Are You Making Premature Withdrawals from Your Relationship Accounts?

Are You Making Premature Withdrawals from Your Relationship Accounts?

Are You Making Premature Withdrawals from Your Relationship Accounts? by Cynthia Greenawalt

{4:02 minutes to read} Using a farming analogy, there are three stages before a harvest is ready: planting, fertilizing, and fruit bearing. In terms of networking relationships, the three stages are Know You, Like You, Trust You. It’s in Stage 3 – Trust You – that we can expect a return from these relationships in the form of referrals, favorable introductions, or favors (e.g., supporting our non-profit cause).

Until a networking relationship is in Stage 3, it is our responsibility and duty to be the farmer who waters and nurtures that relationship. Before we promote ourselves and bring our needs into the equation, the focus is always on the other person.

Recently, an attendee at one of my workshops had the courage to say, “I can now see that rather than building relationships by making deposits, I’ve been the creepy hunter who’s been making premature withdrawals.” It was an amazing ‘a-ha’ for her to have. Most people are, by default, in hunter mode when networking. They go to a chamber event or their referral group meeting and look at the people in the room as their potential end user. Seeing the people we meet through networking as our potential customer, client, or end user is how I define a hunter networker.

In contrast, the farmer networker thinks, “I see the fruit that’s possible from this relationship, yet I’m going to schedule that harvest 12 months into the future.” They don’t assume that the person is going to be ready to make an introduction or become their client until sometime in the future. In most cases, the “yield” is several months after the farmer networker reliably nurtures and cultivates a relationship.

So when we ask for a referral or a key introduction from someone we’ve only moved to the Know You or Like You stage, we are taking a premature withdrawal. And the effect can be as drastic as the other person permanently removing us from their funnel. We show up as being “out of touch,” “self-absorbed,” and “unconscious” to the sensitive nature of referral partnerships based in trust and respect.

My life work is based in the art of moving relationships to the fruit-bearing Trust You stage. At the core is creating meaningful — even magical — relationships where we focus on bringing value to the other person. What works is to tune into what is already important to them and then act as a catalyst. The burden is on us to show our value. And we can do this by making introductions, sending them articles that tie into their interests, inviting them to events that connect them to the right people, and dozens more “fertilizer strategies” for accelerating the fruit-bearing stage of relationships.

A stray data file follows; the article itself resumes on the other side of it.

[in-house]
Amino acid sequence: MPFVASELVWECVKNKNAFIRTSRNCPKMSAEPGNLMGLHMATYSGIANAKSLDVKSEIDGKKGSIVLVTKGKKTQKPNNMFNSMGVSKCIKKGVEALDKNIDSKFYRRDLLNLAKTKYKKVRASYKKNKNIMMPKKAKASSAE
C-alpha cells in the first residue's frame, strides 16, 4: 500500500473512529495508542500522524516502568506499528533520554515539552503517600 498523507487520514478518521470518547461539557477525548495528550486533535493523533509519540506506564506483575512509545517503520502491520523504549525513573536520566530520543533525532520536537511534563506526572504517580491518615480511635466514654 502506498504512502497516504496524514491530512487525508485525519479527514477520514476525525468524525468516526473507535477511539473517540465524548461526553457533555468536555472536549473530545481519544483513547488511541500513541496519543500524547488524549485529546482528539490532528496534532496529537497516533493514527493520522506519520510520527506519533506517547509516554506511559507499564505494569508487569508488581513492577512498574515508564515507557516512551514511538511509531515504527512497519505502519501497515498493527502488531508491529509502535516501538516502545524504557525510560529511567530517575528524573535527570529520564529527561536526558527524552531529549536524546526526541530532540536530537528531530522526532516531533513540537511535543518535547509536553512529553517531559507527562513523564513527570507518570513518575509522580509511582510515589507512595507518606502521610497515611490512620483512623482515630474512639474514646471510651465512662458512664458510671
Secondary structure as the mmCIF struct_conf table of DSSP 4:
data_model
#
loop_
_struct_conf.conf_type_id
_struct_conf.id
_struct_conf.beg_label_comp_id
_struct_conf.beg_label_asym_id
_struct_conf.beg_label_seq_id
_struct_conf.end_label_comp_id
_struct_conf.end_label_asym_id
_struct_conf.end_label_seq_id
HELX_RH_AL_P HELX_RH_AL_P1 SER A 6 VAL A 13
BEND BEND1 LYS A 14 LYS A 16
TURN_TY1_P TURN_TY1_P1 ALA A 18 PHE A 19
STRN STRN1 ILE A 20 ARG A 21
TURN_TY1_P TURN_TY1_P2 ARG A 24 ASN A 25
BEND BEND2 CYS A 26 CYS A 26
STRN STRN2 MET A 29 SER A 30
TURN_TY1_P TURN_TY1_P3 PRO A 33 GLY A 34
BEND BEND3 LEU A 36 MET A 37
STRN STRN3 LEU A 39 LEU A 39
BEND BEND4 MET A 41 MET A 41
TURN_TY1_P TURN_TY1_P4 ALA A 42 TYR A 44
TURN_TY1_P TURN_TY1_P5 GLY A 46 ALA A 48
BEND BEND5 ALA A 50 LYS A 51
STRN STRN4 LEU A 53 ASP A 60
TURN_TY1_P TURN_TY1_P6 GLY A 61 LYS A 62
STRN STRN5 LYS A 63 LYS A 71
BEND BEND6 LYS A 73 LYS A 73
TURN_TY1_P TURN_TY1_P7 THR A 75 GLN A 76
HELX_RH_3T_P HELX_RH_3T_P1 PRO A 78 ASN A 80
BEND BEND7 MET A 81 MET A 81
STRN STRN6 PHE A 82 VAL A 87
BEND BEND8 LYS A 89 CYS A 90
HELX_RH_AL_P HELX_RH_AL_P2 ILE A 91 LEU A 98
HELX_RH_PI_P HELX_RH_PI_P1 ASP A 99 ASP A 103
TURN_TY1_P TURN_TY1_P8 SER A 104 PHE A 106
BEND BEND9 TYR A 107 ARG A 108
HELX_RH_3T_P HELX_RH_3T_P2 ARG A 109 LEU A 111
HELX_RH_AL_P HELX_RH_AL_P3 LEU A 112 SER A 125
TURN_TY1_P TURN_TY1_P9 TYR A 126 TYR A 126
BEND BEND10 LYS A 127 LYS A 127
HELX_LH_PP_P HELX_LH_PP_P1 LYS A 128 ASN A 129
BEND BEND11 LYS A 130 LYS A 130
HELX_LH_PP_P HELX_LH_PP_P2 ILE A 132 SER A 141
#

You can’t cultivate and fertilize every relationship in your garden, so you want to focus your “farming efforts” by determining which relationships have the greatest potential for yield. One of my favorite tools is having my clients ask this question: Which colleagues have their foot in the very door I want to enter? In addition to having high potential “return on investment,” you also want to be sure to pick those people whose values and presence in your life have an empowering effect on you. While you’re giving (and not yet seeing much fruit), it still “feeds” you to be around them and bring value to them if who they are inspires you.

It’s actually a really fun game to play. One of my mastery workshop alumni (we’ll call him Dan) called me recently to celebrate a major breakthrough. He was having coffee with someone from his networking group and took on playing the game of making it all about the other person. For the first 50 minutes, he didn’t talk about his business once and focused the conversation on the man from his networking group. Ten minutes before that coffee meeting was ending, the other person realized Dan hadn’t said a word about himself or his business.

My client, still playing the game, explained: “It’s more important to me to find out how I can help you than talk about my business.” The man then said he and his wife had been discussing Dan’s services and wanted to get things set up to come on board with Dan. All my client did was show genuine interest (which is a huge deposit) and put no attention on making a withdrawal.

Networking truly flourishes when we follow the old adage: People don’t care how much you know until they know how much you care. I invite you to play the game. Shine the light on the other person. Spend time intentionally cultivating the potential fruit-bearing relationships in your garden. If those people are indeed good people, they’ll recognize the need for balance and feel compelled to celebrate your value. And they’ll do so by reciprocating, thus giving rise to a mutually beneficial, Trust You stage relationship.

Cynthia Greenawalt
Cynthia Greenawalt

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